In my life I have found this to be true.  I’ve been blessed to have a very satisfying life, but like all lives it has had its share of pain.  I’ve learned that things go wrong in a host of ways unimaginable until the events actually happen.  Illness, aging, and death come at you pretty quickly!  The anguish you feel when someone you love is hurt or dying feels unbearable at times.  The only way through it, I’ve found, is acceptance.  It’s not the deal I wanted, but it’s the one life handed to me.  Like a good salesman I could reject the deal and live in a fantasy world of denial and projection and all the other crazy defenses that Freud named for us, but the evidence strongly indicates that the pain of living in an illusion is even worse.

There’s more I’d like to post on Acceptance but for now I’m going to head for out to the trails and accept that this 56+ year old body can’t run as fast as it used to.  I can deny that and selfishly crave that it run long and fast, but the collapse somewhere in the middle of White Clay Creek State Park would be most unpleasant!  Later on I’d like to talk about Acceptance the way it was explained to me by one of my students, who, it turns out, understood it much better than me.



Mindfulness Meditation

Alstroemeria on a Saturday

I met my first Alstroemeria yesterday.  Here she is, resplendent in pink!

Our group sat yesterday as we do every month in Magdalena’s home.  Once again we were graced with beautiful Ikebana as a centerpiece to our small community.  Alstroemeria, or “Lily of the Incas,” is a hardy perennial, growing in its native Andes.  It needs at least 6 hours of sunlight daily, but can survive to temperatures as low as 23 degrees F.

The work of mindfulness needs similar care.  Like our friend Alstroemeria, there are certain qualities that must be attended to in order for our practice to survive and thrive.  We must have intentionality if we are to be mindful.  That is, there’s a need to bring focus to each day, each hour, and eventually each moment.  Our formal practice helps us to look into the nature of our minds, learn how it works.  Am I distressed by events, or is it the thought I am having about an event that is distressing me?  Not all events that lead to distress are actually distressing; it’s good to know the actual source, so we can respond with skillfulness.  With the intention to be mindful throughout our day firmly established in formal practice, we are ready to bring the equanimity of a compassionate observer to each moment of the day.

Another quality that our practice needs in order to survive and thrive is our attitude of radical acceptance.  My first reaction is often to have aversion to what life is presenting to me in this moment.  I find it so difficult to allow my body and mind to wrap around reality as it is occurring and commit myself to work with it as it actually is, rather than rail against it because it isn’t what I KNOW it should be.  And thus I suffer, until my practice restores my acceptance.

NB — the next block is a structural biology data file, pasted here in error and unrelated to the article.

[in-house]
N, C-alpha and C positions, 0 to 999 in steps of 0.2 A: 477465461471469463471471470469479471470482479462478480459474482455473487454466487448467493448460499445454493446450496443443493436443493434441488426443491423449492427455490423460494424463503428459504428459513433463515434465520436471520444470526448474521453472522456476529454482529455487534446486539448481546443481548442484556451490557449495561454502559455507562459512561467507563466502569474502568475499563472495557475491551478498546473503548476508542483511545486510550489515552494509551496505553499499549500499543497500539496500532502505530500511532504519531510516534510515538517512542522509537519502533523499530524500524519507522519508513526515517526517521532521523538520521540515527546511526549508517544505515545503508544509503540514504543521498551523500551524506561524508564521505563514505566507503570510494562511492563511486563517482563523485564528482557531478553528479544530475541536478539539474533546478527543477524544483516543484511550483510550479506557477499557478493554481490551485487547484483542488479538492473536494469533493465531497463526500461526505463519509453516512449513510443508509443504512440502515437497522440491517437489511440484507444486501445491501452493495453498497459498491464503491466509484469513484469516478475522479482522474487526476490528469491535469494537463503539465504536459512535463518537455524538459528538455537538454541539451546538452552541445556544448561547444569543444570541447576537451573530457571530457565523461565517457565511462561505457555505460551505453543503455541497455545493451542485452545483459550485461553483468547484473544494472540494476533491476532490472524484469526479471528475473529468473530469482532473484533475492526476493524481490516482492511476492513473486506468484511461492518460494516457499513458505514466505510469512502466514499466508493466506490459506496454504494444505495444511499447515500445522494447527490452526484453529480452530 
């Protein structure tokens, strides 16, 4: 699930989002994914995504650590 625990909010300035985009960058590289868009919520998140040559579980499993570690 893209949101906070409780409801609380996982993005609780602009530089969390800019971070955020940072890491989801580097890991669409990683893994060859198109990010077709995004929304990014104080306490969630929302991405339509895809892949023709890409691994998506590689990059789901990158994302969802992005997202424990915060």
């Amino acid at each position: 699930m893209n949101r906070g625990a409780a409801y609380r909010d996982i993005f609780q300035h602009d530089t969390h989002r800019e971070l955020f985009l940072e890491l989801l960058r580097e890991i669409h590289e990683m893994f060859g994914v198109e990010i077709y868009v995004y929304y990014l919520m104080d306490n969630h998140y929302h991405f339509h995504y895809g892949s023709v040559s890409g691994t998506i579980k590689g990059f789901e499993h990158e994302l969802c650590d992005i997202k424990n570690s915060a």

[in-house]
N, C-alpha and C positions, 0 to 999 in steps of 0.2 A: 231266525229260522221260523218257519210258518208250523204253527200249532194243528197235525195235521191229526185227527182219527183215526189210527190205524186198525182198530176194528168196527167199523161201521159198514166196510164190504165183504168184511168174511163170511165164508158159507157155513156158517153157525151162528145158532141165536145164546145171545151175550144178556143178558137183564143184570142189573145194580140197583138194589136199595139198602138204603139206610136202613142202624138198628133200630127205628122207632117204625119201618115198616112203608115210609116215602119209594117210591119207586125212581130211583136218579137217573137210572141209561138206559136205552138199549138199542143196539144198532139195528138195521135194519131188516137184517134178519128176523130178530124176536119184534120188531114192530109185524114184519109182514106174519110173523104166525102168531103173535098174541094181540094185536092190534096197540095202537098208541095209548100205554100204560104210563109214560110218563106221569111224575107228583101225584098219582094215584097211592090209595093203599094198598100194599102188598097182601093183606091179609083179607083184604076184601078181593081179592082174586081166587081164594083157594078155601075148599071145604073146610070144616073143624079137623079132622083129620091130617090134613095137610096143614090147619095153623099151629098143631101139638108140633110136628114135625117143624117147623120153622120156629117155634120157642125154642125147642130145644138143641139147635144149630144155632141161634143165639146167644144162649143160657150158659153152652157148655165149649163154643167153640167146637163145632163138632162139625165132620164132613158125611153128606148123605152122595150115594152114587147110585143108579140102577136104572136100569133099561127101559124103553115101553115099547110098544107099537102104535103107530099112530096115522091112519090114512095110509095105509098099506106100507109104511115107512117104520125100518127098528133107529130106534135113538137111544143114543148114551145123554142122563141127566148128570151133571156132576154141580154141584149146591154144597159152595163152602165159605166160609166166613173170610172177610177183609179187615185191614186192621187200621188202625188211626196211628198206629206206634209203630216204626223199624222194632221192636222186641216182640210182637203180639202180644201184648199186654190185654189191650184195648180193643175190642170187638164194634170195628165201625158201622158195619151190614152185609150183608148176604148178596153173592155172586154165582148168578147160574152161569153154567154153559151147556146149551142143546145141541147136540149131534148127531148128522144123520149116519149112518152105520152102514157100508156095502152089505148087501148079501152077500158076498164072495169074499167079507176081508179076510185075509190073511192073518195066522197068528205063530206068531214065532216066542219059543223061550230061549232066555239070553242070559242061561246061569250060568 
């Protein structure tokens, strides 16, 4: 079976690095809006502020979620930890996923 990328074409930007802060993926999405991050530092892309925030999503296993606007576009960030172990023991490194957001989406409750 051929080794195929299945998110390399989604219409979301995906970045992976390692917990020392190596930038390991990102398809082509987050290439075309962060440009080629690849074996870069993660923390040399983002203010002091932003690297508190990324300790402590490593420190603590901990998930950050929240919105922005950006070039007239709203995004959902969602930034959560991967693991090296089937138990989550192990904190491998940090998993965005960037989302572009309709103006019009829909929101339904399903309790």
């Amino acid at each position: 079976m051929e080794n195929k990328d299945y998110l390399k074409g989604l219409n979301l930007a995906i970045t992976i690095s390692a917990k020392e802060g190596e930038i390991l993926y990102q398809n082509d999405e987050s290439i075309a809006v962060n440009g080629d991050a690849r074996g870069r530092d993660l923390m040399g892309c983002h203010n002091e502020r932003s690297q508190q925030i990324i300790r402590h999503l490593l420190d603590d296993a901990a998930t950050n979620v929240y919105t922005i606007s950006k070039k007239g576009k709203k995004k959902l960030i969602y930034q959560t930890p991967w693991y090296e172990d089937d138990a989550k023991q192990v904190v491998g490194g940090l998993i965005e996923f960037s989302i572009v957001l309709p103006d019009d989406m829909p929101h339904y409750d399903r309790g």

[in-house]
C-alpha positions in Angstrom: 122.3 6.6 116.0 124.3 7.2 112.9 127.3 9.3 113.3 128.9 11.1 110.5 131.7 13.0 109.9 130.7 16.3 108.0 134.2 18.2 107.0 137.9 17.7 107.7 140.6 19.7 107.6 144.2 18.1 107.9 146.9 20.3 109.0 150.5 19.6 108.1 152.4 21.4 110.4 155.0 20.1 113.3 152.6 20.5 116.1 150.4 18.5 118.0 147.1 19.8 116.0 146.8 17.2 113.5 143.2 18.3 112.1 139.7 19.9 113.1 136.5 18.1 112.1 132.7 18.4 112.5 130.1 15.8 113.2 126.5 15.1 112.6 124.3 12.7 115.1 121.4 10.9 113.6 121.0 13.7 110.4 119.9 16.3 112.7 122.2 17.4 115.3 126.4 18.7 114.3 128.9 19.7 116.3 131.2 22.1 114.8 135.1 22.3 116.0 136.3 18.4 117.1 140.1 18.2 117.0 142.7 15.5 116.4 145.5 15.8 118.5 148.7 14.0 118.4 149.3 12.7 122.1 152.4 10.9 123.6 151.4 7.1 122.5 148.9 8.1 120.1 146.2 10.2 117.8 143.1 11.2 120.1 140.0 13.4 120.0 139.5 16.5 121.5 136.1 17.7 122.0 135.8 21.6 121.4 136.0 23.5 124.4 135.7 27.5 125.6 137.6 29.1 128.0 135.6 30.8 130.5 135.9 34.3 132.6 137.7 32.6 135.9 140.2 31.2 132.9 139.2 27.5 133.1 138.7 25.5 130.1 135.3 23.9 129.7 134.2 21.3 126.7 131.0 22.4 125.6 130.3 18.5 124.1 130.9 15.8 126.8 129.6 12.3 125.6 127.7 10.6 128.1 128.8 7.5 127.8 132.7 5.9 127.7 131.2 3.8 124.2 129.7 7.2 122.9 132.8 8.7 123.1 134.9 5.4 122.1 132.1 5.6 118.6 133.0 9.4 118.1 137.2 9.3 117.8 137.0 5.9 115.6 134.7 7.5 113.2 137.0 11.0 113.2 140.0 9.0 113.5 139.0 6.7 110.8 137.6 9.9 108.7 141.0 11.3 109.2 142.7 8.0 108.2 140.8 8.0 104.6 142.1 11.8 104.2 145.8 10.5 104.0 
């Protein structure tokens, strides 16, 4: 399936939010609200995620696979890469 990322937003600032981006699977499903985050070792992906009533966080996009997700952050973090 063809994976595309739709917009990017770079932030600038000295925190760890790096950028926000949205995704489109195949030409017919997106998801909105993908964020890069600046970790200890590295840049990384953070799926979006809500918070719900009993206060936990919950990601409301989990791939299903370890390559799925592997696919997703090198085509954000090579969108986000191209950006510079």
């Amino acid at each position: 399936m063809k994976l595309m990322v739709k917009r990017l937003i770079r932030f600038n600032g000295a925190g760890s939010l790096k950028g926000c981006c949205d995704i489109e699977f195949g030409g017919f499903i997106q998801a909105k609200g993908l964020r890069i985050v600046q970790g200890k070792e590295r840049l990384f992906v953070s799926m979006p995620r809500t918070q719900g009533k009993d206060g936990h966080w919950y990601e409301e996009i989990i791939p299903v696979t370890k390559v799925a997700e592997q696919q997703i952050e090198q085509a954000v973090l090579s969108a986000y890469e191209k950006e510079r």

This sitting, such a simple act, always available in the moment our intentionality and acceptance are restored, becomes our life.  Like the Alstroemeria our lives abide moment to moment if we are open minded and open hearted.  I felt tremendous joy yesterday gazing at the Alstroemeria.  It needed nothing.  There’s was nothing I could say or do that could make it better, or change it in any way.  It was sufficient, just like each of us are sufficient, if only we have the intentionality and acceptance to realize it.

Off to run now.  Good morning sit, a good run, maybe a good book.  What a great day it is!



PS  I also learned that Alstroemeria are very commonly used in bouquets, especially at weddings.  So this is probably not the FIRST Alstroemeria I’ve ever met (literally), but it sure felt like it!

Mindfulness Meditation

Weekend All Day Retreat Part II

What a lovely week!  I think I’m still feeling the after-effects of spending many hours meditating within the group last Saturday.  Many blessings to all who shared in the day’s meditations.

My previous post posited this question: “If meditation is the tool and mindfulness is the result, what other tools might be available for us to cultivate mindfulness?”  It’s a good question.  It’s easy to think of this work as trying to achieve some end that’s “out there,” but the end we’re moving toward is already “in here”!  Let’s discuss this a bit.

As stated previously, when we practice meditation it’s with the intention to cultivate a very natural state, that of being mindful.  To be mindful simply means to be aware in the present moment of exactly what is happening without judgment.  No bias, no yearning, no wishing the situation to be anything other than what it is.  It’s easy to not judge the present moment when things are going smoothly, but are we also awake in those moments, noticing and, perhaps, savoring them?  If the answer is yes, then we’re being mindful.  And that’s a good place to start your work of everyday mindfulness, work that is not “formal sitting meditation” but, rather, a very naturalistic effort that pays enormous spiritual dividends.